USPPS, Ltd. v. Avery Dennison Corp., et al., No. 10-50612 (5th Cir. 2011)

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Justia Opinion Summary

This suit stemmed from the efforts of plaintiff and its owner and founder to obtain a patent for an invention related to personalized postage stamps and the suit involved state law claims of fraud and breach of fiduciary duty in connection with a patent application. Plaintiff appealed the district court's grant of summary judgment in favor of defendants, holding that there was no genuine issue of material fact as to whether plaintiff's claims were time-barred such that defendants were entitled to judgment as a matter of law and that in the alternative, there was no genuine issue of material fact as to the causation elements of plaintiff's claims. The court held that this case raised issues of patent law, and those issues were substantial because of the special federal interest in developing a uniform body of patent law in the Federal Circuit as recognized in Scherbatskoy v. Halliburton Co. and expressed by Congress's grant of exclusive appellate jurisdiction over patent cases to that court. Therefore, the court held that it lacked jurisdiction over the appeal and transferred the suit to the United States Court of Appeals for the Federal Circuit pursuant to 28 U.S.C. 1631.

The court issued a subsequent related opinion or order on September 24, 2013.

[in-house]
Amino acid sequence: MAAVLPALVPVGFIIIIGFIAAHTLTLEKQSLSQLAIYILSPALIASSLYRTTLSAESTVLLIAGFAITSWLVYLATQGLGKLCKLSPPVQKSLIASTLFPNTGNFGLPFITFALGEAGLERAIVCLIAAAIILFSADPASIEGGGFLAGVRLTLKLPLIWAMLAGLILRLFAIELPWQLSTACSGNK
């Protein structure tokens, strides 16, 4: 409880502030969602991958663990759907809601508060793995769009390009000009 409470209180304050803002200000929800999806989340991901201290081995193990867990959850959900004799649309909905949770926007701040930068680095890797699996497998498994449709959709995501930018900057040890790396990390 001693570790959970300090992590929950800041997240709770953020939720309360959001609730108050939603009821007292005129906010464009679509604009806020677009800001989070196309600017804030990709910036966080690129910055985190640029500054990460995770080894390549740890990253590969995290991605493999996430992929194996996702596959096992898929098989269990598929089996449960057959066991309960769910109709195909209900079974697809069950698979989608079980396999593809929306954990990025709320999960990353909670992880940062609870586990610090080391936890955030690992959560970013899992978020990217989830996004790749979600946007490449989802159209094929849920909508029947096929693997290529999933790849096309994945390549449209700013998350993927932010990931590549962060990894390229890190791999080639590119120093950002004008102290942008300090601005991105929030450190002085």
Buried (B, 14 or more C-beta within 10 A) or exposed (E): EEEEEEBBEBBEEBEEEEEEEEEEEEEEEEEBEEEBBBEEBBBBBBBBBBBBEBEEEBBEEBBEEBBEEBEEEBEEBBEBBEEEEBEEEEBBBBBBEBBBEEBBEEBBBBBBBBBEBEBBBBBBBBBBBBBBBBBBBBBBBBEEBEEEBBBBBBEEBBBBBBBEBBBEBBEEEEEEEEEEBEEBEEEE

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Case: 10-50612 Document: 00511544412 Page: 1 Date Filed: 07/19/2011 IN THE UNITED STATES COURT OF APPEALS United States Court of Appeals FOR THE FIFTH CIRCUIT Fifth Circuit FILED July 19, 2011 No. 10-50612 Lyle W. Cayce Clerk USPPS, LTD., Plaintiff Appellant v. AVERY DENNISON CORPORATION; RENNER, OTTO, BOISELLE & SKLAR, L.L.P.; NEIL DUCHEZ, Individually, Defendants Appellees Appeal from the United States District Court for the Western District of Texas Before DAVIS, PRADO, and OWEN, Circuit Judges. EDWARD C. PRADO, Circuit Judge: This suit, involving state-law claims of fraud and breach of fiduciary duty in connection with a patent application, reaches us for a third time. We most recently reversed the district court s dismissal of the case as time-barred at the pleading stage and remanded for further factual development. USPPS, Ltd. v. Avery Dennison Corp., 326 F. App x 842 (5th Cir. 2009) (per curiam) (unpublished). Plaintiff Appellant USPPS, Ltd. ( USPPS ) now appeals the district court s grant of summary judgment in favor of Defendants Appellees Avery Dennison Corp. ( Avery ); Renner, Otto, Boiselle & Sklar, L.L.P. ( Renner ); and Neil DuChez. The district court held that there was no genuine Case: 10-50612 Document: 00511544412 Page: 2 Date Filed: 07/19/2011 No. 10-50612 dispute of material fact as to whether USPPS s claims were time-barred such that the defendants were entitled to judgment as a matter of law, and that in the alternative there was no genuine dispute of material fact as to the causation elements of USPPS s claims. We requested supplemental briefing on the issue of whether exclusive appellate jurisdiction rests in the United States Court of Appeals for the Federal Circuit under 28 U.S.C. §§ 1295(a) and 1338(a). After reviewing the record, we conclude that this case raises a substantial issue of patent law such that we lack jurisdiction over the appeal, and we order the appeal transferred to the Federal Circuit. I. FACTUAL AND PROCEDURAL BACKGROUND A. Facts The Supreme Court has explained that our assessment of whether this Circuit or the Federal Circuit has jurisdiction over the appeal must be made by reference to the allegations made in the plaintiff s well-pleaded complaint ; that is, from what necessarily appears in the plaintiff s statement of his own claim in the [complaint], unaided by anything alleged in anticipation or avoidance of defenses which it is thought the defendant may interpose. Christianson v. Colt Indus. Operating Corp., 486 U.S. 800, 809 (1988) (citation and quotation marks omitted). We therefore limit our recitation of the facts to those relevant to this inquiry. USPPS filed suit in federal district court against Avery; Avery s law firm, Renner; and one of Renner s partners, Neil DuChez, on the basis of diversity jurisdiction. The dispute stems from the efforts of USPPS and its owner and founder, Joe Pat Beasley, to obtain a patent for an invention of Beasley s related to personalized postage stamps. In 1999, Beasley filed a patent application with the United States Patent and Trademark Office ( PTO ). While the patent application was pending, Beasley negotiated a licensing and manufacturing contract with Avery. In 2 Case: 10-50612 Document: 00511544412 Page: 3 Date Filed: 07/19/2011 No. 10-50612 March 2001, the PTO approved Beasley s patent application and notified him that it would issue the patent upon payment of the requisite fees. In May 2001, Beasley and Avery entered into an agreement under which Avery agreed to assume responsibility for prosecuting Beasley s patent application and to pay all related fees and expenses. Beasley subsequently revoked all previous powers of attorney and appointed attorneys from Renner, Avery s law firm, to act on his behalf. USPPS s complaint alleges that Renner never disclosed to Beasley or anyone at USPPS that the firm did not represent Beasley and held a higher loyalty to Avery s interests. In June 2001, Renner, acting pursuant to Beasley s power of attorney, formally abandoned Beasley s original patent application and submitted a second application pursuing more claims. In August 2001, USPPS and Avery entered into an agreement under which Avery would pay USPPS a royalty on sales of personalized postage stamps. applications. In mid-2002, the PTO rejected the patent Renner filed responses, but the PTO again rejected the applications. Avery notified USPPS that there was no hope that the applications could be revived by additional claim language. Finally, on May 14, 2003, Renner notified Avery and USPPS that the applications had been abandoned. In 2004, Avery notified USPPS that it intended to sell personalized postage stamps to third parties without further payment of royalties after the royalty agreement expired by its own terms. USPPS s complaint contends that Renner s representation of Avery created a conflict of interest with its representation of Beasley and USPPS in the patent-prosecution process. Specifically, USPPS argues that Avery benefitted from the rejection of the patent application because Avery could produce the stamps without paying royalties once the patent was rejected. Neither Avery nor Renner supposedly disclosed this conflict to USPPS. 3 Case: 10-50612 Document: 00511544412 Page: 4 Date Filed: 07/19/2011 No. 10-50612 B. Prior Appeals This lawsuit was preceded by a nearly identical one filed with Beasley named as the plaintiff. The district court dismissed that case for lack of standing after it was discovered that Beasley had previously assigned all his intellectual property rights to USPPS. The district court also denied Beasley s motion to add USPPS as a party and sanctioned him for concealing the assignment. Beasley appealed but filed no briefing, and the clerk of this court entered an order dismissing the appeal for failure to prosecute. See Beasley v. Avery Dennison Corp., No. 07-51311, 2008 U.S. App. LEXIS 28075, at *1 (5th Cir. Feb. 7, 2008) (citing 5TH CIR. R. 42.3). The lawsuit was then refiled in USPPS s name, including additional allegations based on information learned in the course of discovery in the prior suit. The district court dismissed the claims as time-barred. USPPS appealed, and we reversed and remanded for further factual development, concluding that the discovery rule or fraudulent-concealment doctrine might apply on the face of the complaint. USPPS, 326 F. App x at 851. The parties made no arguments concerning jurisdiction in that appeal, and our prior opinion makes no mention of the basis for the court s jurisdiction other than to describe the complaint as asserting that the case was based on diversity of citizenship. Id. at 843. II. STANDARD OF REVIEW We must always be sure of our appellate jurisdiction and, if there is doubt, we must address it, sua sponte if necessary. Castaneda v. Falcon, 166 F.3d 799, 801 (5th Cir. 1999). Whether an appeal properly belongs in this Court or the Federal Circuit is such a question of appellate jurisdiction. See 28 U.S.C. § 1295(a). If we conclude that our jurisdiction is lacking, we cannot reach the merits of the appeal. See Christianson, 486 U.S. at 818. 4 Case: 10-50612 Document: 00511544412 Page: 5 Date Filed: 07/19/2011 No. 10-50612 III. DISCUSSION Under 28 U.S.C. § 1295(a), the Federal Circuit has exclusive jurisdiction of an appeal where the district court s jurisdiction was based, in whole or in part, on 28 U.S.C. § 1338. NaTec, Inc. v. DeTer Co., 28 F.3d 28, 29 (5th Cir. 1994) (per curiam). Where an appeal over which the Federal Circuit has exclusive jurisdiction is taken to this Court in error, we are directed by statute to, if it is in the interest of justice, transfer such . . . appeal to the Federal Circuit. See 28 U.S.C. § 1631. The Supreme Court has clarified that if such a transfer is not in the interest of justice, our sole alternative is to dismiss the appeal. See Christianson, 486 U.S. at 818. All the parties agree that if we lack jurisdiction, then transfer rather than dismissal best serves the interest of justice. We agree that a balancing of equities weighs in favor of transfer because a new appeal . . . at this point would be barred as untimely and we find nothing to indicate that the [appellants] acted in bad faith by filing the instant appeal with this Court. Scherbatskoy v. Halliburton Co., 125 F.3d 288, 292 (5th Cir. 1997). We therefore must transfer this appeal to the Federal Circuit if the district court s jurisdiction was based, even in part, on § 1338. In relevant part, § 1338(a) grants exclusive jurisdiction to the federal district courts over any civil action arising under any Act of Congress relating to patents. In Christianson, the Supreme Court summarized its precedents delimiting the scope of this language: [I]n order to demonstrate that a case is one arising under federal patent law the plaintiff must set up some right, title or interest under the patent laws, or at least make it appear that some right or privilege will be defeated by one construction, or sustained by the opposite construction of these laws. . . . [Thus] § 1338(a) jurisdiction . . . extend[s] only to those cases in which a well-pleaded complaint establishes either that federal patent law creates the cause of action or that the plaintiff s right to relief necessarily depends on resolution of a substantial question of federal patent law, in that patent law is a necessary element of one of the well-pleaded claims. 5 Case: 10-50612 Document: 00511544412 Page: 6 Date Filed: 07/19/2011 No. 10-50612 . . . Under the well-pleaded complaint rule, as appropriately adapted to § 1338(a), whether a claim arises under patent law must be determined from what necessarily appears in the plaintiff s statement of his own claim in the [complaint], unaided by anything alleged in anticipation or avoidance of defenses which it is thought the defendant may interpose. 486 U.S. at 807 09 (internal citations and quotation marks omitted). In Grable & Sons Metal Products, Inc. v. Darue Engineering & Manufacturing, the Supreme Court clarified the role that federalism concerns should play in this analysis: [T]he question is, does a state-law claim necessarily raise a stated federal issue, actually disputed and substantial, which a federal forum may entertain without disturbing any congressionally approved balance of federal and state judicial responsibilities[?] 545 U.S. 308, 314 (2005).1 This is therefore a two-part inquiry: first, whether the case requires deciding an issue of patent law; and second, where a patent issue must be decided, whether that issue rises to the level of creating a substantial federal interest such that the Federal Circuit has exclusive appellate jurisdiction. In evaluating these questions, we frequently look to the jurisdictional decisions of the Federal Circuit, see, e.g., Scherbatskoy, 125 F.3d at 291; Du Val Wiedmann, LLC v. InfoRocket.com, Inc., 374 F. App x 482, 484 (5th Cir. 2010) (per curiam) 1 As Christianson explains, the fact that federal jurisdiction is clearly proper under some theory diversity of citizenship under 28 U.S.C. § 1332 or patent law under § 1338 does not diminish the importance of this federalism inquiry in assessing whether § 1338 applies. See 486 U.S. at 808 09 n.2 ( [I]n this case our interpretation of § 1338(a) s arising under language will merely determine which of two federal appellate courts will decide the appeal. . . . Since, however, § 1338(a) delineates the jurisdiction of the federal and state courts over cases involving patent issues, the phrase . . . masks a welter of issues regarding the interrelation of federal and state authority and the proper management of the federal judicial system. (quoting Franchise Tax Bd. of Cal. v. Constr. Laborers Vacation Trust, 463 U.S. 1, 8 (1983))). In other words, because our interpretation of § 1338 here will govern the division of federal and state jurisdiction no less than the division between the Federal Circuit and ours, we must be sensitive to issues of federalism that would be present were the alternative to § 1338 jurisdiction in this case be a remand to state court rather than consideration of the merits by this Circuit. 6 Case: 10-50612 Document: 00511544412 Page: 7 Date Filed: 07/19/2011 No. 10-50612 (unpublished), although we are not bound by them. See Singh v. Duane Morris LLP, 538 F.3d 334, 340 (5th Cir. 2008). A. Federal Circuit Cases Several opinions of the Federal Circuit applying Christianson suggest that USPPS s claim arises under patent law within the meaning of § 1338. In Air Measurement Technologies, Inc. v. Akin Gump Strauss Hauer & Feld, LLP, 504 F.3d 1262 (Fed. Cir. 2007), and its companion case Immunocept, LLC v. Fulbright & Jaworski, LLP, 504 F.3d 1281 (Fed. Cir. 2007), the Federal Circuit held that a Texas state-law claim of attorney malpractice in a patent infringement case arises under patent law for purposes of § 1338. In Air Measurement Technologies, the court explained its reasoning thus: Under Texas state law, the elements of a malpractice claim are (1) an attorney owed plaintiff a duty stemming from the attorney-client relationship, (2) the attorney breached that duty, (3) the breach proximately caused plaintiff s injuries, and (4) damages. Because [the plaintiff] s malpractice claim stems in part from unsuccessful prior litigation, [the plaintiff] must establish that they would have prevailed in the prior litigation but for [the defendant law firm] s negligence that compromised the litigation. This is called the case within a case requirement of the proximate cause element of malpractice. . . . Because [in this case] proof of patent infringement is necessary to show [the plaintiff] would have prevailed in the prior litigation, patent infringement is a necessary element of [the plaintiff] s malpractice claim and therefore apparently presents a substantial question of patent law conferring § 1338 jurisdiction. 504 F.3d at 1268 69 (internal citations omitted) (quoting Christianson, 486 U.S. at 809). In Immunocept, decided on the same day as Air Measurement Technologies, the Federal Circuit addressed the federalism question that Grable reemphasized in a case presenting nearly identical issues to Air Measurement Technologies. The Immunocept plaintiffs filed suit against their law firm 7 Case: 10-50612 Document: 00511544412 Page: 8 Date Filed: 07/19/2011 No. 10-50612 alleging a Texas state-law claim of attorney malpractice in prosecuting a patent on their behalf, specifically claiming a drafting mistake. Echoing Air Measurement Technologies, the court held that, [b]ecause it is the sole basis of negligence, the claim[ed] drafting error is a necessary element of the malpractice cause of action. As such, there is no way [the plaintiffs] can prevail without addressing claim scope. The parties, however, dispute whether there was a drafting mistake. Therefore, if determining claim scope involves a substantial question of federal law that passes the federalism muster of Grable, there is § 1338 jurisdiction over the malpractice claim under both Christianson and Grable. .... Because patent claim scope defines the scope of patent protection, we surely consider claim scope to be a substantial question of patent law. As a determination of patent infringement serves as the basis of § 1338 jurisdiction over related state law claims, so does a determination of claim scope. 504 F.3d at 1285 (internal citations omitted). The court then briefly turned to the propriety of federal jurisdiction as a question of federalism, an issue not explicitly addressed in Air Measurement Technologies: Claim scope determination is a question of law that can be complex in that it may involve many claim construction doctrines. Litigants will benefit from federal judges who are used to handling these complicated rules. Additionally, Congress [s] intent to remove non-uniformity in the patent law, as evidenced by its enactment of the Federal Courts Improvement Act of 1982, is further indicium that § 1338 jurisdiction is proper here. Id. at 1285 86 (citing Pub. L. No. 97-164, 96 Stat. 25) (other internal citations omitted). Both Air Measurement Technologies and Immunocept thus concluded that the exercise of § 1338 federal jurisdiction was proper over state-law claims of malpractice where the alleged malpractice required the court to construe a patent. In Davis v. Brouse McDowell, L.P.A., 596 F.3d 1355 (Fed. Cir. 2010), 8 Case: 10-50612 Document: 00511544412 Page: 9 Date Filed: 07/19/2011 No. 10-50612 cert. denied, 131 S. Ct. 118 (2010), the Federal Circuit extended this doctrine to a question of patentability where no patent had actually issued. In Davis, the plaintiff sued her attorney for malpractice under Ohio state law, alleging that the lawyer had failed to timely file her patent application, resulting in the loss of patent protection and the withdrawal of her investors funding. The court held that because the plaintiff in Davis was obliged to prove, by a preponderance of the evidence, that she would have obtained patents on her inventions but for [her attorney] s alleged negligence . . . patent law is a necessary element of one of the legal malpractice claims presented in [the] complaint, and the district court properly exercised jurisdiction pursuant to 28 U.S.C. § 1338(a). Id. at 1361 62. The relevant facts of this case are similar to those in Davis, though there are of course some distinctions. Here, USPPS alleges that Renner s misconduct constituted a breach of fiduciary duty that ultimately led to USPPS s loss of patent protection in its invention.2 Under Texas law, a cause of action for breach of fiduciary duty may take one of two forms: if the suit seeks damages, then the plaintiff must prove duty, breach, actual injury, and causation; whereas if the suit seeks an equitable forfeiture of the fee paid to the fiduciary, then the plaintiff need only prove duty and breach to recover. See, e.g., Si Kyu Kim v. Harstan, Ltd., 286 S.W.3d 629, 635 n.1 (Tex. App. El Paso 2009, pet. denied) (citing Burrow v. Arce, 997 S.W.2d 229, 240 (Tex. 1999)). USPPS s complaint does not seek fee forfeiture; indeed, it does not even allege that USPPS ever paid Renner or DuChez a fee that could be forfeited. Rather, USPPS explicitly seeks 2 Specifically, USPPS s theory of injury is that the defendants failure to disclose their lack of loyalty to USPPS caused it to have its patent ultimately denied by the PTO: [w]ith patent counsel representing Plaintiff and loyal to it at least some of the claims in the patent applications could have overcome the PTO s rejections, and [i]f Beasley and USPPS had patent counsel loyal to them they would today have a patent with at least some claims allowed. 9 Case: 10-50612 Document: 00511544412 Page: 10 Date Filed: 07/19/2011 No. 10-50612 damages for the breach in the amount of lost revenues and royalties that it alleges it would have earned had the patent issued. Proof of injury and causation [is] . . . required when a plaintiff seeks to recover damages for a breach of fiduciary duty, Si Kyu Kim, 286 S.W.3d at 635 n.l, and USPPS would therefore have to prove both in order to prevail on the breach of fiduciary duty claim set out in its complaint. As in Davis, USPPS cannot prove causation without proving the patentability of its invention. Otherwise, the cause of USPPS s loss of patent protection would be based on the simple fact that its invention could not be patented, and not on any breach of fiduciary duty by Renner or DuChez.3 USPPS argues that the validity of the patent is not necessary to the overall success of its claims. Rather, it argues that even if its patent was eventually found invalid, with better counsel it would have received royalties in the time between the date of patent issuance and when the patent was eventually found invalid. This assumes, of course, that USPPS s patent would have issued at all had USPPS had loyal counsel, a question that necessarily involves deciding an issue of patent law. USPPS also ignores the fact that it cannot recover from Renner and DuChez on its state-law claims for breach of fiduciary duty and fraud if their misconduct, no matter how egregious, did not injure USPPS. USPPS s stated theory of injury is that [m]illions of 3 Comparing the requirement of proof of causation in the present case to the requirement of proof of causation in a malpractice case helps to clarify this point. The Texas Supreme Court has explained that, in a legal malpractice case, the reason that the client must prove that he would have succeeded in the underlying action is simply because the plaintiff must prove proximate cause. See State Farm Fire & Cas. Co. v. Gandy, 925 S.W.2d 969, 708 (Tex. 1996) ( To prove proximate cause, the client must show that his lawsuit or defense would have been successful but for the attorney s negligence. (quoting Zuniga v. Groce, Locke & Hebdon, 878 S.W.2d 313, 318 (Tex. App. San Antonio 1994, writ ref d))). As discussed above, USPPS must similarly prove proximate cause in its breach of fiduciary duty action, see Si Kyu Kim, 286 S.W.3d at 635 n.1, and patentability thus becomes an element of USPPS s affirmative case just as in Davis. 10 Case: 10-50612 Document: 00511544412 Page: 11 Date Filed: 07/19/2011 No. 10-50612 personalized postage stamps have been manufactured that are an infringement against which the patent would have afforded a right of recovery of royalties by USPPS. Without a valid patent and indeed, without also showing other personalized postage stamps would have infringed on its patent (another substantial question of patent law that likely would have to be decided) USPPS has no injury. USPPS s claims therefore depend upon resolving at least one issue of patent law in its favor. It therefore seems clear that,were we to merely apply the Federal Circuit s case law to this appeal, our inquiry would be at an end. Two complications preclude us from that simple resolution, however. First, our Circuit has expressed some skepticism of Air Measurement Technologies, see Singh, 538 F.3d at 340, and second, we must address USPPS s contention that the prior panel s decision on the merits at the motion-to-dismiss stage constitutes the law of the case that jurisdiction is proper before this court. B. Fifth Circuit Cases In Singh, we considered whether federal question jurisdiction existed over a malpractice suit between nondiverse parties. The plaintiff had filed suit in Texas state court alleging malpractice in a prior federal trademark lawsuit. The defendant removed to federal court, contending that jurisdiction was proper in federal court in part on the basis of § 1338(a) and Air Measurement Technologies. The defendant reasoned that,because the plaintiff would be required to prove that he would have succeeded on his federal trademark claim but for the alleged malpractice, the suit raised sufficiently substantial questions of federal trademark law to create jurisdiction under § 1338. On appeal, we vacated the judgment entered and rendered a judgment of dismissal for want of jurisdiction, holding that the case did not meet the standard for federal jurisdiction. We explained that the extension of federal jurisdiction over this state-law malpractice claim would upend the balance between federal and state judicial 11 Case: 10-50612 Document: 00511544412 Page: 12 Date Filed: 07/19/2011 No. 10-50612 responsibilities in violation of the directive of Grable. 538 F.3d at 339. We emphasized that [l]egal malpractice has traditionally been the domain of state law, id., and that the federal interest in trademark cases was not sufficiently substantial to justify such a usurpation of state authority in an area in which states have traditionally been dominant, id. at 340. Singh expressly decline[d] to follow or extend Air Measurement Technologies and offered two reasons for doing so. Id. First, because the Federal Circuit did not consider the . . . federal interest and the effect on federalism in its opinion.4 Id. Second, because Air Measurement Technologies was a patent case, we suggested without expressing an opinion that [i]t is possible that the federal interest in patent cases is sufficiently more substantial, such that it might justify federal jurisdiction, especially in light of the fact that patent cases unlike trademark cases are subject to the exclusive jurisdiction of the federal courts under § 1338(a). Id. We are now squarely faced with the question of whether this state-law tort claim presenting questions of patent law involves a sufficiently substantial federal interest to permit federal jurisdiction over a state-law tort. We hold that it does. Our decision is guided by both (1) the strong federal interest in the removal [of] non-uniformity in the patent law that Immunocept explains exclusive federal jurisdiction was intended to ensure, 504 F.3d at 1285, and (2) our holding in Scherbatskoy, 125 F.3d at 291. In Scherbatskoy, we ordered a breach of contract case transferred to the Federal Circuit after determining that resolution of the [plaintiffs ] substantive claim implicates the federal patent laws because determining whether [the defendant] infringed the [plaintiffs ] patents is a necessary element to recovery. Id. The opinion offers no further 4 As we noted above, though Air Measurement Technologies is silent as to the Grable question of federalism, Immunocept provides more substantive engagement with that issue. 12 Case: 10-50612 Document: 00511544412 Page: 13 Date Filed: 07/19/2011 No. 10-50612 analysis of the federalism question, but it is nevertheless binding on us. We see no basis for finding any less of a federal interest in patent law in the present case than in Scherbatskoy. In so holding, we conform both to Singh s requirement of balancing the federal and state interests involved and Scherbatskoy s implicit recognition of the special federal interest in patent law.5 C. Law of the Case Finally, we address USPPS s contention that our prior consideration of the merits of its appeal at the motion-to-dismiss stage without sua sponte disclaiming jurisdiction constitutes law of the case that jurisdiction is proper. We hold that it does not. The law of the case doctrine, as formulated in this circuit, generally precludes reexamination of issues of law or fact decided on appeal, either by the district court on remand or by the appellate court itself on a subsequent appeal. Todd Shipyards Corp. v. Auto Transp., S.A., 763 F.2d 745, 750 (5th Cir. 1987). The rule, though generally adhered to, is not inflexible: [T]he law-of-the-case doctrine merely expresses the practice of courts generally to refuse to reopen what has been decided, not a limit to their power. A court has the power to revisit prior decisions of its own or of a coordinate court in any circumstance, although as a rule courts should be loathe to do so in the absence of extraordinary circumstances such as where the initial decision was clearly erroneous and would work a manifest injustice. Christianson, 486 U.S. at 817 (internal citations and quotation marks omitted). 5 As in Scherbatskoy, [i]t is irrelevant that the summary judgment appealed did not address the patent issue for purposes of section 1338 and section 1295 jurisdiction. 125 F.3d at 291. As discussed at length above, the relevant question is instead whether the complaint includes allegations that federal patent law creates the cause of action or federal patent law is a necessary element of the claim, id. (citing Christianson, 486 U.S. at 808), because such a case would entail jurisdiction under § 1338 at least in part. And every appeal in which jurisdiction is based in whole or in part on § 1338 must be heard exclusively in the Federal Circuit, NaTec, 28 F.3d at 29, regardless of whether a patent issue is in fact involved in the appeal. 13 Case: 10-50612 Document: 00511544412 Page: 14 Date Filed: 07/19/2011 No. 10-50612 As to its scope, the doctrine applies only to issues that were decided in the former proceeding but not to questions which might have been decided but were not. Morrow v. Dillard, 580 F.2d 1284, 1290 (5th Cir. 1978) (internal citations omitted). However, the doctrine does encompass things decided by necessary implication as well as those decided explicitly. Id. We have previously held that there is no jurisdiction exception to the law-of-the-case doctrine. Free v. Abbott Labs., Inc., 164 F.3d 270, 272 73 (5th Cir. 1999). No one contends that the propriety of jurisdiction in this Circuit was actually argued to the prior panel or that the prior panel s decision actually addresses that question. Indeed, the prior panel opinion makes no statement announcing its jurisdiction over the appeal. Rather, the question presented here is whether jurisdiction was decided by necessary implication simply by the prior panel hearing and deciding the earlier appeal. Where the question of jurisdiction was actually raised and argued before the prior panel and the panel subsequently exercised jurisdiction without explanation in its opinion, it is clear enough that the necessary assumption is that the prior panel found subject matter jurisdiction present, and the ruling constitutes law of the case. Trans World Airlines, Inc. v. Morales, 949 F.2d 141, 144 (5th Cir. 1991) (per curiam). Similarly, in cases decided prior to the Supreme Court s rejection of the doctrine of hypothetical jurisdiction in Steel Co. v. Citizens for a Better Environment, 523 U.S. 83, 93 102 (1998),6 we had held that, if the prior panel did not address the issue of subject matter jurisdiction, then the panel cannot be regarded as having ruled on it. Todd Shipyards, 763 F.2d at 751 n.10. We have not been faced with the question of whether, after 6 In Steel Co., the Court emphatically disapproved of the practice of the exercise of hypothetical jurisdiction by federal courts, 523 U.S. at 101, and held that Article III courts must always resolve true questions of jurisdiction before proceeding to the merits. See id. at 93 102. 14 Case: 10-50612 Document: 00511544412 Page: 15 Date Filed: 07/19/2011 No. 10-50612 Steel Co. which made the determination of jurisdiction a necessary antecedent to a ruling on the merits the undisputed exercise of jurisdiction by a prior panel over a case constitutes a ruling by necessary implication on the question of jurisdiction so as to constitute law of the case. The Supreme Court s decision in Steel Co. itself offers some insight on this point. There, in addressing a different issue, the Court rejected a prior decision that did not address jurisdiction as nonprecedential on the question of whether jurisdiction was proper: The short of the matter is that the jurisdictional character of the [issue involved in the prior case] made no substantive difference (nor even any procedural difference that the Court seemed aware of), had been assumed by the parties, and was assumed without discussion by the Court. We have often said that drive-by jurisdictional rulings of this sort . . . have no precedential effect. 523 U.S. at 91. Our Court articulated a similar rule in Kershaw v. Shalala, in which we held that our exercise of jurisdiction in [a prior case] [did not] constitute a binding precedent, . . . because the issue was neither raised by the parties nor addressed by the Court. 9 F.3d 11, 13 n.3 (5th Cir. 1993). Following this logic, we see no reason to accord a prior panel s ruling the discretionary status of law of the case where the Court s resolution of that issue would not even constitute binding precedent had it been decided in a separate appeal. Cf. Trans World Airlines, 949 F.2d at 144 ( While use of law of the case doctrine is not mandatory, a court is more likely to apply the doctrine when the prior opinion was apparently well-considered . . . . ). We therefore decline to defer to the prior panel s exercise of jurisdiction as correct where the issue was neither raised by the parties nor addressed by the court. The law-of-the-case doctrine presents no bar to transfer. 15 Case: 10-50612 Document: 00511544412 Page: 16 Date Filed: 07/19/2011 No. 10-50612 IV. CONCLUSION The federal courts are courts of limited jurisdiction and are tasked with the duty to continually, and sua sponte, assess their jurisdiction. This case raises issues of patent law, and those issues are substantial because of the special federal interest in developing a uniform body of patent law in the Federal Circuit as recognized in Scherbatskoy and expressed by Congress s grant of exclusive appellate jurisdiction over patent cases to that court. We therefore lack jurisdiction over the appeal. The prior panel s unstated assumption of jurisdiction is not the law of the case and does not bar us from ensuring that the statutory directive is followed and the federal interest is vindicated in this case. We therefore order this appeal transferred to the United States Court of Appeals for the Federal Circuit pursuant to 28 U.S.C. § 1631. The clerk of this Court is directed to transmit the record, briefs, and other documents relating to this appeal to the clerk of the Federal Circuit. APPEAL TRANSFERRED. 16